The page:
Which is how she gets caught.


She reenters the main wing as if she still has a lookout, like every other night; which of course she doesn’t.

Miss Macnair.”

Flat of foot and red of hand, Proserpina considers her tactical options. She can probably outrun Miss Havisham: this is at best a stall. She can open with a jab to “thanks to an eyewitness” plexus, followed shortly “all hours of the night” and a right hook, which should finish things up “explain your behavior?”

Frowning in thought, Proserpina suddenly realizes she’s expected to answer.

“Oh,” she says, “no, but I do have the other thing. Er, blackmail?”


“You can report me,” says Proserpina, “and I can report your improper attitudes and behavior toward me.”

“My what?” says Miss Havisham, in honest surprise.

“How else,” says Proserpina, “would I be able to draw your tattoo?”

Miss Havisham stares for a moment. “Is this how you see everyone who’s kind to you?” she says quietly. “Your classmates, who adore you, and your Radiane, and that little fox Iala. Does every one of us have a use?”

Then the shame building deep in Proserpina’s belly becomes painfully physical, and she sits down with her boy’s shirt ripping in one tight fist.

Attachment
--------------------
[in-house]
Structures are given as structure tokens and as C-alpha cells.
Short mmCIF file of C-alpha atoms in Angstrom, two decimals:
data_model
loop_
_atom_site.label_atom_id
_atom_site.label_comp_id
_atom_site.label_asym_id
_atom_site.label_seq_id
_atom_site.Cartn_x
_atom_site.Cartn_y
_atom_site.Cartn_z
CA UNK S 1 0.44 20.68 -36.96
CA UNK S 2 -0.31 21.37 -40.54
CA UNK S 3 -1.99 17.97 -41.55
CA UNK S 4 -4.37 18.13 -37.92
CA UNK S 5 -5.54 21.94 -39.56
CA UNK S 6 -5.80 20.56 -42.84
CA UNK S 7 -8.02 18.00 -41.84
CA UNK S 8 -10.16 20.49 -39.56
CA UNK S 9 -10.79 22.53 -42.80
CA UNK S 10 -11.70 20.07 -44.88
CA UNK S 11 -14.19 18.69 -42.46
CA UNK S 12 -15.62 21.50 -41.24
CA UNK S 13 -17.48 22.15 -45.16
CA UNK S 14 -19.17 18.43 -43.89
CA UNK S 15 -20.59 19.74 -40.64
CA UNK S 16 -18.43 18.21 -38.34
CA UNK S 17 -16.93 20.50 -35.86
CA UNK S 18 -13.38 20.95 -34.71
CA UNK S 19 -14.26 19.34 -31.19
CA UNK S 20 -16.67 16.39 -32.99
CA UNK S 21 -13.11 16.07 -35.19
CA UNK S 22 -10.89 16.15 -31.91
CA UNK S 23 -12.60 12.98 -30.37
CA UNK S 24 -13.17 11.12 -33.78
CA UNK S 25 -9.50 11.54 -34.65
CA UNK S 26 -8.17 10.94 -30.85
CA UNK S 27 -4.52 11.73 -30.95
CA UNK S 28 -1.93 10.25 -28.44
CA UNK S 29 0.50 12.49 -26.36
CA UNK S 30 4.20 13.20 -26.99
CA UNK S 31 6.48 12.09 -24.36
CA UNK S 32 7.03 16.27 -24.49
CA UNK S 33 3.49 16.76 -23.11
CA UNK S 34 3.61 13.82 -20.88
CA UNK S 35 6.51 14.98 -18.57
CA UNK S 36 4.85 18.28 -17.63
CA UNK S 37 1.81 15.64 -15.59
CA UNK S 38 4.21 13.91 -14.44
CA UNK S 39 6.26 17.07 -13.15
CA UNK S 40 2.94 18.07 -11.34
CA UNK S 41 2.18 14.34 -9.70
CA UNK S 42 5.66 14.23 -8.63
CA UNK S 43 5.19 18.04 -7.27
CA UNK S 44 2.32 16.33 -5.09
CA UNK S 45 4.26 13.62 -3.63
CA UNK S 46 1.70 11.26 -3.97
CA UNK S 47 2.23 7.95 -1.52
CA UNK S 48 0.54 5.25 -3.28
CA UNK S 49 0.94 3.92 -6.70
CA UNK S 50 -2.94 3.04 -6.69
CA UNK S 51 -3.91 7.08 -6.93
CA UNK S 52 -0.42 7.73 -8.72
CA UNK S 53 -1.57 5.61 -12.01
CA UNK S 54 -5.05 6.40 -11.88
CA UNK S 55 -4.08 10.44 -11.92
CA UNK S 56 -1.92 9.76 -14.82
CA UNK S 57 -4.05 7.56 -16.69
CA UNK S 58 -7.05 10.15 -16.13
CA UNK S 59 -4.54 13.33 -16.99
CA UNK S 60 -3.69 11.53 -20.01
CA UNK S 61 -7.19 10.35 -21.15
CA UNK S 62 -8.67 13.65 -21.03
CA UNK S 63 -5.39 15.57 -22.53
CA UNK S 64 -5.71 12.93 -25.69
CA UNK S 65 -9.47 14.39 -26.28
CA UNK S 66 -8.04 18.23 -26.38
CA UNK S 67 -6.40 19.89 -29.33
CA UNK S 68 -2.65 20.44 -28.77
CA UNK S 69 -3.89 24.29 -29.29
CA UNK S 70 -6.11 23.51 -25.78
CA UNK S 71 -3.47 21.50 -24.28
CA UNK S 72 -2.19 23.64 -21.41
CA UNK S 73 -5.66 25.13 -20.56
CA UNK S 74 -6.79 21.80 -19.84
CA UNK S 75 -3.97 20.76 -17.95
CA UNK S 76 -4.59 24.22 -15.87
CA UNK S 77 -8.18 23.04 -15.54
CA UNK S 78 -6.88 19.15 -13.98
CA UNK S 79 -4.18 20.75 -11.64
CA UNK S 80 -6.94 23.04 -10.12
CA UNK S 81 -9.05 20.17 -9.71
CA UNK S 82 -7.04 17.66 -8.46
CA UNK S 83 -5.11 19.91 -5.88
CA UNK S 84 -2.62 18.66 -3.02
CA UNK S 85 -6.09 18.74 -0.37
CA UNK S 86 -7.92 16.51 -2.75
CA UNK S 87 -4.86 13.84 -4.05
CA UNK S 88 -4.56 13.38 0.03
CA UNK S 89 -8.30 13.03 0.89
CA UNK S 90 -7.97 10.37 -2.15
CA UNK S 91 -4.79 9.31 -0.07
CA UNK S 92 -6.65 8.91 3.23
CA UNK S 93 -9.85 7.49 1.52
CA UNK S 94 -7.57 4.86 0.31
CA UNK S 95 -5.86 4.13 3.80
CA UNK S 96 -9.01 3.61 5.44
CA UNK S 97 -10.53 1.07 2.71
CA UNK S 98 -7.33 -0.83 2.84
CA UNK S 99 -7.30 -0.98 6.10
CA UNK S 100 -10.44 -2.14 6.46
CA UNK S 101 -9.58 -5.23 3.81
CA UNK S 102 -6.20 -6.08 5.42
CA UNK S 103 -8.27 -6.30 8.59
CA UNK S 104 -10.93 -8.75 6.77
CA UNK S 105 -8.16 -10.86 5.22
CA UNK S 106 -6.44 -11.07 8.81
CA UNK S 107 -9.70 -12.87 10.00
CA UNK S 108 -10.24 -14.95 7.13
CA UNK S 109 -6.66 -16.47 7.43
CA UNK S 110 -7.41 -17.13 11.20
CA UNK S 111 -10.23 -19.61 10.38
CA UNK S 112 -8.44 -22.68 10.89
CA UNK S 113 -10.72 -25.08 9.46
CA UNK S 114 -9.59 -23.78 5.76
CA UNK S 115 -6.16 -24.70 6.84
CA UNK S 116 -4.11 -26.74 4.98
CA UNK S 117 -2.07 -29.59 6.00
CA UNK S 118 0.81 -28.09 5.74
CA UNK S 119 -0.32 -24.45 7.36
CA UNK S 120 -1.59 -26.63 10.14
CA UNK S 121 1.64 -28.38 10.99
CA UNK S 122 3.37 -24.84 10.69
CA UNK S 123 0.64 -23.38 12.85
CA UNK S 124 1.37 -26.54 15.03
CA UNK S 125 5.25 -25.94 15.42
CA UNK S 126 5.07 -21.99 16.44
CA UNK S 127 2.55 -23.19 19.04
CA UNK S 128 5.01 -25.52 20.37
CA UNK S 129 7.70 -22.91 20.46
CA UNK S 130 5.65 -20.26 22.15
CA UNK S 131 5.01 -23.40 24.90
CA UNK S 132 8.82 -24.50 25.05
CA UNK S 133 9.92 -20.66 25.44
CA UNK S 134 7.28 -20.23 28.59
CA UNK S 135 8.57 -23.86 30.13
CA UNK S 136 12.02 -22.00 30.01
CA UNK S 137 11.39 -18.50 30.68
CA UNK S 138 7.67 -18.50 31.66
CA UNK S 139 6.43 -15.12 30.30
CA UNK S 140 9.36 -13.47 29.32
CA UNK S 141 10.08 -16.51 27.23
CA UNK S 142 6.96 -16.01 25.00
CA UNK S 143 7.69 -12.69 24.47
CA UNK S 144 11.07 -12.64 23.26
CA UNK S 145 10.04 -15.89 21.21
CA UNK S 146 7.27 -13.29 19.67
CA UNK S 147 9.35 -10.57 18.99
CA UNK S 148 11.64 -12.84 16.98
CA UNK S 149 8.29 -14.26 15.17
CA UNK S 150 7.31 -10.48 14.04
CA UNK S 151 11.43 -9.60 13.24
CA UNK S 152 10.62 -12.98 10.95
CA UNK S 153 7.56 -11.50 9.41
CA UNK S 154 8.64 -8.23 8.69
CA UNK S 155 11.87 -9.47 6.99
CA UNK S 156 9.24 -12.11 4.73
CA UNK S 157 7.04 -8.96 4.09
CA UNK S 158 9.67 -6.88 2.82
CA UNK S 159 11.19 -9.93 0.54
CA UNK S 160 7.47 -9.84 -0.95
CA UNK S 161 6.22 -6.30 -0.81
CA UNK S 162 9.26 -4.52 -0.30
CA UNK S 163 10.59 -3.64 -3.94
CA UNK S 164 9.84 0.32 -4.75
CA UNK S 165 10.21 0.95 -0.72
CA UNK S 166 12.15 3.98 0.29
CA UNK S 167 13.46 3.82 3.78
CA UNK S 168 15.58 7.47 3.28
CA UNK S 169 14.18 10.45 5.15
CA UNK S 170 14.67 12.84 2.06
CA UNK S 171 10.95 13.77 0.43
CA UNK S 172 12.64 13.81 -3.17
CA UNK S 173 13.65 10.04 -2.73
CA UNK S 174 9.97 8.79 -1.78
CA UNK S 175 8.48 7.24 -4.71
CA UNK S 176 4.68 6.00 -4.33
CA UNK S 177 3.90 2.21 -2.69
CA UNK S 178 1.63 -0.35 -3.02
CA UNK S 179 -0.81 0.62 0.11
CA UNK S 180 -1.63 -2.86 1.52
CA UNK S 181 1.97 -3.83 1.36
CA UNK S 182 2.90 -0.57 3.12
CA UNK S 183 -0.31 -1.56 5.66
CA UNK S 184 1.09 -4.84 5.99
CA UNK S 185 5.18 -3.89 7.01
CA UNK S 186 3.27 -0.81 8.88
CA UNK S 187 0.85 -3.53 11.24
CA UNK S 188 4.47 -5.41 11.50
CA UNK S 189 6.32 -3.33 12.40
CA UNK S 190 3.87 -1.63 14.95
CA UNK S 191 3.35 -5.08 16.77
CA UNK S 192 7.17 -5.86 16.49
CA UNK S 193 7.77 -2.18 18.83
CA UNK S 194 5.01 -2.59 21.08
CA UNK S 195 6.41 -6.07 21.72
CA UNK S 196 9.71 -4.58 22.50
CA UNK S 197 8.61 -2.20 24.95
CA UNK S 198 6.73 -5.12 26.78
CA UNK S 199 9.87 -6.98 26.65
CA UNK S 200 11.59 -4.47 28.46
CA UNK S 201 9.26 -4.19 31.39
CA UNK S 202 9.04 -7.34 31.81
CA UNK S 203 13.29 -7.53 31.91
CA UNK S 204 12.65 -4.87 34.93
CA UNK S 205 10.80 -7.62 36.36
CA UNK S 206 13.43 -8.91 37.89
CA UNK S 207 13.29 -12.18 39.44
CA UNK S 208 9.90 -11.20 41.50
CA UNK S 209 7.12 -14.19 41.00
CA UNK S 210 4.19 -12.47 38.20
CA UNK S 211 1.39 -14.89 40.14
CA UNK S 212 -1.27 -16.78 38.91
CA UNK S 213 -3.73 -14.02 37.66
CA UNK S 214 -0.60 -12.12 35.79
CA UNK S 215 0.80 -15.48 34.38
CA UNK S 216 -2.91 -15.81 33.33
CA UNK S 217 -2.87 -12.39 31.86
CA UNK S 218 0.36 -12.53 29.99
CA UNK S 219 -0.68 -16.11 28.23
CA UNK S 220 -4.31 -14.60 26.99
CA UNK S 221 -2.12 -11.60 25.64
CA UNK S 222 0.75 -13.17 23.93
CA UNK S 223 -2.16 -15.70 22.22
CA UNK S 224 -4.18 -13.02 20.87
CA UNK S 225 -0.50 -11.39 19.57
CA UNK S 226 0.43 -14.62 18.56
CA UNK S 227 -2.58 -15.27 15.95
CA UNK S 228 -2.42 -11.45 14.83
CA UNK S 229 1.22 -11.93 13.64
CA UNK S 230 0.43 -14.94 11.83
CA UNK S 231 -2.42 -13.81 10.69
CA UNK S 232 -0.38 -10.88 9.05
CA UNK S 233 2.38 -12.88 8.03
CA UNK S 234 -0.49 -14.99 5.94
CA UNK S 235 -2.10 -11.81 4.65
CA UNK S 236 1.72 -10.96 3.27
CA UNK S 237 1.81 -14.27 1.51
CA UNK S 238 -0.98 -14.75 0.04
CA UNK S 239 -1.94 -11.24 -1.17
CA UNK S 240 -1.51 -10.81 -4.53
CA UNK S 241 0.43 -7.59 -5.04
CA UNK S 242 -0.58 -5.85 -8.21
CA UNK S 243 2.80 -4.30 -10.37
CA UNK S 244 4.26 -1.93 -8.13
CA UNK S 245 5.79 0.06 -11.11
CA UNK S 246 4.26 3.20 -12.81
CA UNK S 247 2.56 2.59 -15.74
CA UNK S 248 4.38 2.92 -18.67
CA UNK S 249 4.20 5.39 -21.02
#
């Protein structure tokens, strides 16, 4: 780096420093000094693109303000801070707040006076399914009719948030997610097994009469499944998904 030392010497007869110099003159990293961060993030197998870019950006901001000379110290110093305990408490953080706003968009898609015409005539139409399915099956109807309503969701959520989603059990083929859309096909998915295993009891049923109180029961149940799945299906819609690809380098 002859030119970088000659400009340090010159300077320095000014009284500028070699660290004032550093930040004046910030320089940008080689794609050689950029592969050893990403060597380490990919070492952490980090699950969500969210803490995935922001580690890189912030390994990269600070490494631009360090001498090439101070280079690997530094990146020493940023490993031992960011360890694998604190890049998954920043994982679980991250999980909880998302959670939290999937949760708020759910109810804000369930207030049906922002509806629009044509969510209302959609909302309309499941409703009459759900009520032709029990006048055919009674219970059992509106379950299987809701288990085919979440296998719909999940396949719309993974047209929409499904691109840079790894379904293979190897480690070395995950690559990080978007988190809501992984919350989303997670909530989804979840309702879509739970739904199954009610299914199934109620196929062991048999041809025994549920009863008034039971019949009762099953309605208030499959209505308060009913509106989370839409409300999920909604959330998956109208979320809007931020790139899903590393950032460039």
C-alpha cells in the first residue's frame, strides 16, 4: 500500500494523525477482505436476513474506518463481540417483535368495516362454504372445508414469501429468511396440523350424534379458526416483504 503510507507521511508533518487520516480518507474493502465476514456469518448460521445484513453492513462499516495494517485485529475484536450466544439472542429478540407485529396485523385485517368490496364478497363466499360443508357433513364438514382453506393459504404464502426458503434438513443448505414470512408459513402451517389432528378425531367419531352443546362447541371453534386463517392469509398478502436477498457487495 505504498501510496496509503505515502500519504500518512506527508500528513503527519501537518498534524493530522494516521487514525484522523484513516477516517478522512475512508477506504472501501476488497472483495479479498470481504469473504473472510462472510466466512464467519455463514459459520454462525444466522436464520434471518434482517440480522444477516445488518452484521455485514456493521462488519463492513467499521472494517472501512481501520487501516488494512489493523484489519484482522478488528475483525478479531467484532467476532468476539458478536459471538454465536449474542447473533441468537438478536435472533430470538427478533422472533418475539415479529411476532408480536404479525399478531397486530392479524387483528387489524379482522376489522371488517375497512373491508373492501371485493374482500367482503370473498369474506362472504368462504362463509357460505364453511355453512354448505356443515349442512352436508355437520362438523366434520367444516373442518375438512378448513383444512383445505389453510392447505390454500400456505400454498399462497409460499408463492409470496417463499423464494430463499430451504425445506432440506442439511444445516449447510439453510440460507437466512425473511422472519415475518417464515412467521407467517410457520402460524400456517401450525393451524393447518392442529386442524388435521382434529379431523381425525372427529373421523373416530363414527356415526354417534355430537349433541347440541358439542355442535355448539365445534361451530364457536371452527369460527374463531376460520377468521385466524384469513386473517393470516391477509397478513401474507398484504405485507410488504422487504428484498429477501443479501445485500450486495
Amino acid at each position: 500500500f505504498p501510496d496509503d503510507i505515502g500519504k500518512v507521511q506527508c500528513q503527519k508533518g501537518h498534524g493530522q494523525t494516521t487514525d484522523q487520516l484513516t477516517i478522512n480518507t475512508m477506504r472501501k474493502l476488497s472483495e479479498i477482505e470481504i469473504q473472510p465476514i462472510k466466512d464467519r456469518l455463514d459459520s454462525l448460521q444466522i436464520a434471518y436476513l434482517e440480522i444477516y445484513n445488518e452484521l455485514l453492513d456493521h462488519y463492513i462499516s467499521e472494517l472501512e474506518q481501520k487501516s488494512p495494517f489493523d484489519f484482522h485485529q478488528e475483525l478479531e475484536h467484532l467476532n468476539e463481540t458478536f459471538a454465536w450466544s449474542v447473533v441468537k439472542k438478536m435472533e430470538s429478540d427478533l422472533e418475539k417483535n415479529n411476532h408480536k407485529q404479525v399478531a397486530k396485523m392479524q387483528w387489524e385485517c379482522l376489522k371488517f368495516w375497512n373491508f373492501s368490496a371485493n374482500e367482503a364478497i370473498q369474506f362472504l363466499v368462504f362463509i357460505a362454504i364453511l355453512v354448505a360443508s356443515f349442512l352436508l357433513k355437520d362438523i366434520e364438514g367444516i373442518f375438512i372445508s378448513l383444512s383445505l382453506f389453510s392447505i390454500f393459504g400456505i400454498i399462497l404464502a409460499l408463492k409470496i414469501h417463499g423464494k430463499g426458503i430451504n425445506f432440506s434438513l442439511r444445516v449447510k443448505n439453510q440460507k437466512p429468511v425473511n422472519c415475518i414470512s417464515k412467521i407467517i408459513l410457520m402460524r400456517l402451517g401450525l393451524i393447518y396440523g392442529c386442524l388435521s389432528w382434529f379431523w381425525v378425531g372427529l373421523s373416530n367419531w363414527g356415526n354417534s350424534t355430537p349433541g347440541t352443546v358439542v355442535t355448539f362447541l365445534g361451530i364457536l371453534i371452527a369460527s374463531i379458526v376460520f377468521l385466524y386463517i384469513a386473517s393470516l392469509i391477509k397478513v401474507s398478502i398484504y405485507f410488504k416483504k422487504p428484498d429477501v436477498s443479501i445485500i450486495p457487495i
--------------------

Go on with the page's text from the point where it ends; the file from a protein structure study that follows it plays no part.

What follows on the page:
Cool fingers press into her lower back. “Here?”

“Yes.” Proserpina grips the bench.

“And here.”

“Yes! You already–” She exhales, wishing the woman would just sock her in the jaw.

“Quite routine at this age,” says the nurse. “I’ll get a hot water bottle and a Bayer. You’ll be fine by morning. Ten girls with the same thing this week,” the nurse winks to Miss Havisham, “and four didn’t even have a test the next day.”

She bustles off to cabinets. “You didn’t tell her why I’m dressed,” says Proserpina quietly.

Miss Havisham’s silent eyes track three dots on Proserpina’s arm.


She’s had less time to spend with Iala, since the Christmas holidays; so it comes as a surprise to Proserpina to find that her friend has an enemy.

“She did start it,” Iala points out.

“She couldn’t have known you were new money,” Proserpina says.

Iala’s eyes crackle. “Oh, are you going to start now too, Macnair?”

“I’m teasing, Iala.”

“Well, Ernestine Batten wasn’t,” Iala declares. “She’s a prig and a snoot and I won’t spend the next three years looking up her aristocrat’s nose!”

Proserpina says nothing more: it isn’t her affair. Until Radiane brings the girl to boxing practice.


“I am not a teacher,” hisses Proserpina, as Ernestine sniffs curiously at the oatmeal bag.

“She has to learn from someone. The Novak girl is crueler even than you were.”

“Iala’s not so bad. And you know I was caught once already!”

Radiane nods. “Exactly. With three of us you won’t have to go without a lookout again.”

“I thought you understood the storybooks. That a third link is weakest, that once you make a circle of more than two–”

“My mistake, Ernestine,” says Radiane loudly, “I thought here you could learn to be dangerous,” and Proserpina bites her own teeth.